One of Godden’s great strengths is she doesn’t get in the way of a good story. Whenever I read a book by her I feel thrown into another world from the first page. The Battle of Villa Fiorita was no exception; I was transported to Italy. Finding myself in the middle of high drama was confusing at first. It was difficult to keep track of the characters and what was happening, but by chapter three (or four) I was well acquainted with the characters and a lot of the backstory. The result of this immersion was a fascinating read, a plot that moved forward and an interesting development of characters.
Villa Fiorita is a story about marriage and children, and yet it begins with divorce. Fanny has left her husband and their three children to be with her lover, Rob. The couple have fled to the Villa to begin their new life together. The Novel begins with two of Fanny’s children: Hugh (14) and Caddie (12), describing the Villa Fiorita. I always find Godden’s portrayal of children to be refreshing and surprising. Godden gives them a certain amount of autonomy without making them simply little adults. Hugh and Caddie have sold their possessions, plotted their escape and traveled to Italy on their own to fetch their mother. They are waging war against the couple. Later on, Pia, Rob’s daughter from his late wife, joins the battle with a fierce child-like independence.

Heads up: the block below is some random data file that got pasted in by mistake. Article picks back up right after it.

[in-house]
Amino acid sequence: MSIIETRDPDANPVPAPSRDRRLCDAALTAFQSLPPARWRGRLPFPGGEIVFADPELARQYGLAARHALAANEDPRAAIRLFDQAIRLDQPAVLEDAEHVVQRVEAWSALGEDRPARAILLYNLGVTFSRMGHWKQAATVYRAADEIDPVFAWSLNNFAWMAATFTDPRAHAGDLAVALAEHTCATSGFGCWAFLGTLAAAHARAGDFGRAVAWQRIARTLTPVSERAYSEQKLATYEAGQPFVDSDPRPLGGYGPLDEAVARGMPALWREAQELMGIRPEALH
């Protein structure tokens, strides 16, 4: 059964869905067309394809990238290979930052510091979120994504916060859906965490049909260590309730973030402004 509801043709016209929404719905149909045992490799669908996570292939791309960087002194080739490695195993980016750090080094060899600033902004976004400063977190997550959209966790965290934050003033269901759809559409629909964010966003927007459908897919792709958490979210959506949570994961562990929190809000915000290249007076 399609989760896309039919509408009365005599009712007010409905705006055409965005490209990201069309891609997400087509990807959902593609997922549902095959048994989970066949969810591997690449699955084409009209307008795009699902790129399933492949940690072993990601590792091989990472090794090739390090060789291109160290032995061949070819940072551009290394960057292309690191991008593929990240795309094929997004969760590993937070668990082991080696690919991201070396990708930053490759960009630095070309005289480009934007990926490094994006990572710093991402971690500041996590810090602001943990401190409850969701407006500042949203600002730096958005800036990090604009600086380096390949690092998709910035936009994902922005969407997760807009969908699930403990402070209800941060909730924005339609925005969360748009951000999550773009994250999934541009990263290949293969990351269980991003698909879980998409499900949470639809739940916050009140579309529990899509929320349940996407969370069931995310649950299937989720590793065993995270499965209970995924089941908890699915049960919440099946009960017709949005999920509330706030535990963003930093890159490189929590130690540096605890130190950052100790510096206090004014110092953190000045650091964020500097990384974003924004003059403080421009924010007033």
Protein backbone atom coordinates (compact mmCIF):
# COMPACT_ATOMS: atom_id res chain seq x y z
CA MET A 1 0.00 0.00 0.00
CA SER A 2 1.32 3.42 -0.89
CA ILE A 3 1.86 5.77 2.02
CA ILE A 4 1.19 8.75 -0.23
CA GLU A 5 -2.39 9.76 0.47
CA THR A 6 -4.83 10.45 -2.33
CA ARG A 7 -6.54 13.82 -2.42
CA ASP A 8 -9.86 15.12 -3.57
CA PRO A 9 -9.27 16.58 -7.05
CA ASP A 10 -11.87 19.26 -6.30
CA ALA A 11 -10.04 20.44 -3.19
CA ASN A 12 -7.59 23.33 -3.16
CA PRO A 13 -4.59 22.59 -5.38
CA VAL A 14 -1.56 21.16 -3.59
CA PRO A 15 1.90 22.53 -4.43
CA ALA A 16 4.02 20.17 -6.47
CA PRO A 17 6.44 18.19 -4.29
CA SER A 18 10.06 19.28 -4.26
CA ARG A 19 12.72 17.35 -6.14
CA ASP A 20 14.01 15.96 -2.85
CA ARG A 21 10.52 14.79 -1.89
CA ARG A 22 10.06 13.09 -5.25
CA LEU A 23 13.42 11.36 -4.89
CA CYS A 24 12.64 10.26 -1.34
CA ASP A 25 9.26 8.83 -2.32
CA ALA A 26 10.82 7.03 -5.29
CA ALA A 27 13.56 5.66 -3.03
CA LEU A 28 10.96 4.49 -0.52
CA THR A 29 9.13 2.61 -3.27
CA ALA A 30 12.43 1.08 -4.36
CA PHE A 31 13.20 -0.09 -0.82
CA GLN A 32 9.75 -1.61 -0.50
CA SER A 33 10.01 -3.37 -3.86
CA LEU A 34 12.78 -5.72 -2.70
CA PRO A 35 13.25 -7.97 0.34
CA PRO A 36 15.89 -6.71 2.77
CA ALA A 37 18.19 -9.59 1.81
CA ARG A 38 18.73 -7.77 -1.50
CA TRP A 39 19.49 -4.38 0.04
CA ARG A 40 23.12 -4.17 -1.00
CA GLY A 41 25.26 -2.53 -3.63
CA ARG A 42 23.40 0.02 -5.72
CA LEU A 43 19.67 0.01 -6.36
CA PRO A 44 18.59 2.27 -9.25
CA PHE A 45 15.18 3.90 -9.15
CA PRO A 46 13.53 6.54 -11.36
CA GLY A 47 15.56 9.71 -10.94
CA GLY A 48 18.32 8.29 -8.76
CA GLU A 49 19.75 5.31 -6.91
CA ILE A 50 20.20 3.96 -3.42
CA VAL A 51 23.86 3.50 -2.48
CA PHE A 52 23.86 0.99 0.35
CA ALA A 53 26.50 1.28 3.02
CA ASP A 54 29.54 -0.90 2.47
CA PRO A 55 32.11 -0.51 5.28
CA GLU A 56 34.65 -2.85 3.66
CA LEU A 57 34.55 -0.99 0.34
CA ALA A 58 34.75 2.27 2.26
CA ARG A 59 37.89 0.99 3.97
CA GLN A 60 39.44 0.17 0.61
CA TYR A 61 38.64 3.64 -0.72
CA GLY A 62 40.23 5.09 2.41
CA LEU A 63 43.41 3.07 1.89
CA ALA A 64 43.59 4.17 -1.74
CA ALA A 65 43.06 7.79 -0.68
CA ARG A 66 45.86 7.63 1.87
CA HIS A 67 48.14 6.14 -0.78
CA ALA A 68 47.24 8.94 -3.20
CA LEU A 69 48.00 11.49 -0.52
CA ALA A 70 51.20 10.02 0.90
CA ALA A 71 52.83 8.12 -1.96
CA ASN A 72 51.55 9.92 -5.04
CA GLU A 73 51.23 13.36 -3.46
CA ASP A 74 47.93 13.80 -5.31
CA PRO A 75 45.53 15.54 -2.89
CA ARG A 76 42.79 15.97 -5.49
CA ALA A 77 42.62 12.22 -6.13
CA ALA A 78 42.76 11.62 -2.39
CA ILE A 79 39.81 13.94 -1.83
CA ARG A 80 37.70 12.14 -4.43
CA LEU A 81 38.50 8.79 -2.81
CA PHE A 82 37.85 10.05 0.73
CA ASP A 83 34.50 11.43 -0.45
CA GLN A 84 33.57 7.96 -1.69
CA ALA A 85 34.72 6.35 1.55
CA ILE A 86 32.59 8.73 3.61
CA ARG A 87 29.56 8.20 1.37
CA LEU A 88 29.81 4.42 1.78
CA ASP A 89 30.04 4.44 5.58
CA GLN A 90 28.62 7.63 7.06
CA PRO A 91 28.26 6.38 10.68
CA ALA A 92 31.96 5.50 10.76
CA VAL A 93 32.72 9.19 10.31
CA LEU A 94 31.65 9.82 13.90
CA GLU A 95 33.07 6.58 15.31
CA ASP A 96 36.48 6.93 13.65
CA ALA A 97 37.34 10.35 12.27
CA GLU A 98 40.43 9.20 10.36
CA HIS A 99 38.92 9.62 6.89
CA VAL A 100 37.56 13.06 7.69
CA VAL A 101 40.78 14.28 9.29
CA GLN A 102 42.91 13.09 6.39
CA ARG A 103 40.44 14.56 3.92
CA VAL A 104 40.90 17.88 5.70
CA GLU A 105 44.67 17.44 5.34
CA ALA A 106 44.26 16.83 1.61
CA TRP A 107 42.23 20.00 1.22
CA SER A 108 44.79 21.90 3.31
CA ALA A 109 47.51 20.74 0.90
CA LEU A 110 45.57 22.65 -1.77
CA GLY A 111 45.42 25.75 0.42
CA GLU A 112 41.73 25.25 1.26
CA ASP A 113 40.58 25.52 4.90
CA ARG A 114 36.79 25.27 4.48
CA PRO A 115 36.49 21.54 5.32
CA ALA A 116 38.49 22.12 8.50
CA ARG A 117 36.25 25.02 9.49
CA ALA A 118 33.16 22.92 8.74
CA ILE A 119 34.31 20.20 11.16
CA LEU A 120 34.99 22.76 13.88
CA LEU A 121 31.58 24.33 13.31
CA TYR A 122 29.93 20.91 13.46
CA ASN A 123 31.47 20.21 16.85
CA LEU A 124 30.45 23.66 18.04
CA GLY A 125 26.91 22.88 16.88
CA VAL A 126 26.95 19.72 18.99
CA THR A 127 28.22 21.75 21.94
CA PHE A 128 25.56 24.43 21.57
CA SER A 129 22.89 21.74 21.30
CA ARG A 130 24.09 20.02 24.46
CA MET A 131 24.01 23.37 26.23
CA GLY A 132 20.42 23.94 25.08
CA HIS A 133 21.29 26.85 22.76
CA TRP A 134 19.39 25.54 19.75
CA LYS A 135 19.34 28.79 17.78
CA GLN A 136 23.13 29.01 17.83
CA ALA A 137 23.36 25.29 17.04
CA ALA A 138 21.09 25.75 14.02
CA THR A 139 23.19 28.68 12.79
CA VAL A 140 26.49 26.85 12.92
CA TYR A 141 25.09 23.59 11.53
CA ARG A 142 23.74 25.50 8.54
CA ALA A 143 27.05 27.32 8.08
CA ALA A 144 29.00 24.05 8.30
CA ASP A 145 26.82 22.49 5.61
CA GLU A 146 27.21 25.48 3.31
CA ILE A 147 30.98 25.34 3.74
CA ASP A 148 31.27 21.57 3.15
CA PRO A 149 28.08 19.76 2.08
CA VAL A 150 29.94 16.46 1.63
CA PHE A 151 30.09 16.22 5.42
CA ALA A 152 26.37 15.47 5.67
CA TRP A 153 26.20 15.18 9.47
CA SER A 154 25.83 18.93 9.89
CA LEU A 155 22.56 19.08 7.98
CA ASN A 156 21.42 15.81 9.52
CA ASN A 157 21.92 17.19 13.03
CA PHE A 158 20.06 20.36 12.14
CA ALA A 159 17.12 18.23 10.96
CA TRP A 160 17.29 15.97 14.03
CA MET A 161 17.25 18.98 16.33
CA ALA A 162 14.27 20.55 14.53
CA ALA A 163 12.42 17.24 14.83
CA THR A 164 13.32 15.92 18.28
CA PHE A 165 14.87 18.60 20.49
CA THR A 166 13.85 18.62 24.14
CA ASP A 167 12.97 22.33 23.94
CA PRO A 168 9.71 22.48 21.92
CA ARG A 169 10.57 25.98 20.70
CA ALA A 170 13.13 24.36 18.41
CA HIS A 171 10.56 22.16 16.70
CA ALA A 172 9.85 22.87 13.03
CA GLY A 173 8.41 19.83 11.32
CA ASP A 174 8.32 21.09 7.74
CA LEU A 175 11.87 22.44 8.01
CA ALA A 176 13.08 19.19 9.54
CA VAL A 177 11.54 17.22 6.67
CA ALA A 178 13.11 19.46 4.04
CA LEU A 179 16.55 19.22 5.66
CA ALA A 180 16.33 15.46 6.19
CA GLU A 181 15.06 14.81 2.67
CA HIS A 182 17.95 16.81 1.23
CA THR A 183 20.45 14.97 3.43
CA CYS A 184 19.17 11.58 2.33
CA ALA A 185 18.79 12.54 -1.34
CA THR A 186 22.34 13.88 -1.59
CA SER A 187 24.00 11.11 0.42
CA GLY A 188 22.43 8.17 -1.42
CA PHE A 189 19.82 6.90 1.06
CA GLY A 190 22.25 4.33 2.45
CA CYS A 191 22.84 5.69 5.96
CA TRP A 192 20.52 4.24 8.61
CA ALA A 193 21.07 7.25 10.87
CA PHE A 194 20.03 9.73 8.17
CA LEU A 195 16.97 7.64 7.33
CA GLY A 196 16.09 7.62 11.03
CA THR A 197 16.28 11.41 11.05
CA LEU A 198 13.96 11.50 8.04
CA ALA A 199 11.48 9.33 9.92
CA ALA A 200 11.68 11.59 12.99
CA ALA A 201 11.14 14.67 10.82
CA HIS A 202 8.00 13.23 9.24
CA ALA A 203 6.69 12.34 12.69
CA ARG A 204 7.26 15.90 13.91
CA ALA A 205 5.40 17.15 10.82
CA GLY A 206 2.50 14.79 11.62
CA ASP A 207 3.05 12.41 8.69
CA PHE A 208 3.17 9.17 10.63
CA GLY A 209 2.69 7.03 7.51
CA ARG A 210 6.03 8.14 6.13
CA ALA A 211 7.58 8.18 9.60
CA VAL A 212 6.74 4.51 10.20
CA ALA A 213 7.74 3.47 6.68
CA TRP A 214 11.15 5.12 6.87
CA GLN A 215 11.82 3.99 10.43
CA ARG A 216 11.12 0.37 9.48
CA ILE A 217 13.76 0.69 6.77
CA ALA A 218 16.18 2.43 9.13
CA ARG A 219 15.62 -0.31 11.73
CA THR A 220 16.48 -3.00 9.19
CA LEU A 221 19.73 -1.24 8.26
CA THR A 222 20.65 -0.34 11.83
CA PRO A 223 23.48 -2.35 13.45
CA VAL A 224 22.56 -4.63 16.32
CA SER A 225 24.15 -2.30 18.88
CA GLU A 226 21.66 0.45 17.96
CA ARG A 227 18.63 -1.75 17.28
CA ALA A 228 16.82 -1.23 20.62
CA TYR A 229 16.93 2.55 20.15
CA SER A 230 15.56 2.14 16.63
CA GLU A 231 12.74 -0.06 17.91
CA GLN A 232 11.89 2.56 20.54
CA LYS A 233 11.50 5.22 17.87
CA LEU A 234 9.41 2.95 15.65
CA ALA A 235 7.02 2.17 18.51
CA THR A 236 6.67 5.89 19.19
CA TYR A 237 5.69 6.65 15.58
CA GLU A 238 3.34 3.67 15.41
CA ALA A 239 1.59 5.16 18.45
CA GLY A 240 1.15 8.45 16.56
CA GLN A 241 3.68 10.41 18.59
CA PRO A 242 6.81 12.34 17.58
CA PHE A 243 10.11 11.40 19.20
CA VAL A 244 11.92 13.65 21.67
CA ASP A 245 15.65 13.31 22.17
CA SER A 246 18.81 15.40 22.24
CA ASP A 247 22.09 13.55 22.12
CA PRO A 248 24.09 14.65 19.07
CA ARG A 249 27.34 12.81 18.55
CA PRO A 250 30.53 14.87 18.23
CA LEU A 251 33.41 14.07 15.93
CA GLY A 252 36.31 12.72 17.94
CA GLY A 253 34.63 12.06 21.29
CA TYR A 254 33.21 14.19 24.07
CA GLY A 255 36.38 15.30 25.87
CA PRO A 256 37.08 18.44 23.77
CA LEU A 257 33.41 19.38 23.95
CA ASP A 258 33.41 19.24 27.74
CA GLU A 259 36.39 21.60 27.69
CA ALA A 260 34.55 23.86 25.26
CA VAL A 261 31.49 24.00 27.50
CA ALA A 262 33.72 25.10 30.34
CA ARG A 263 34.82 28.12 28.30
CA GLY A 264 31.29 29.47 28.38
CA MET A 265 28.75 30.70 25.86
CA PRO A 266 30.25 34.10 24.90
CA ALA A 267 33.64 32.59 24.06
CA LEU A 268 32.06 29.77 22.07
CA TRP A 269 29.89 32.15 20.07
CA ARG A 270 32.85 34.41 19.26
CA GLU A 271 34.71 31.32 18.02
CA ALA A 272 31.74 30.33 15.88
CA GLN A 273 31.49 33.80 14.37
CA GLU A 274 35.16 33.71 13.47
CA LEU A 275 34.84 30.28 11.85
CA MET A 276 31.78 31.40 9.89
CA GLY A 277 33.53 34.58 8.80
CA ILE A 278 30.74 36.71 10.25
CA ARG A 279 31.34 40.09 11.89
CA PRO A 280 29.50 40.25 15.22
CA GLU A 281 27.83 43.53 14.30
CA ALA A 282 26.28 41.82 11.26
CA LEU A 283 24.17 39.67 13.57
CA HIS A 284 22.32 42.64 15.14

We keenly feel Hugh’s and Caddie’s intrusion as they observe and are shocked by the intimate details of their mother’s and her lover’s daily living habits. Godden is able to focus on the small details to show the depth of the problem of infidelity: their mother’s scarf, his driving gloves, his cigarettes by their bedside. Pia (a Catholic) is also appalled by the adult’s behavior. Her arrival ushers in ancient codes and the tension between Protestantism and Catholicism. In the novel children are at once the blessing and the safeguard of marriage.
The story is also a coming of age story for Hugh, Caddie and Pia. They are all faced with a loss of innocence; they must confront their own desires, their own sexuality. Divorce has prematurely thrown them into the adult world.
Godden successfully shows the absurdity of divorce while remaining sympathetic to the entangled characters. Regardless of Fanny’s wishes for remarriage, the marriage bond cannot be broken by mere desires; she knows that she and Rob are play acting.
This is not simply a cautionary tale, it is more a study than a lesson. Much like Henry James’ The Bostionans, Godden’s The Battle of Villa Fiorita is exploring the most salient and peculiar point in it’s society, in this case – divorce.
Towards the end of the novel we know that her marriage will never be the same, even if reconciliation takes place; so much harm has already been done and it is the children who suffer and who heal. As I read on and the pages diminished I began to think that reaching a satisfying ending would be impossible, but as one review stated so perfectly: “The ending is unimaginable until it arrives, and then appears inevitable. Splendid.”
Another Godden novel to treasure and share.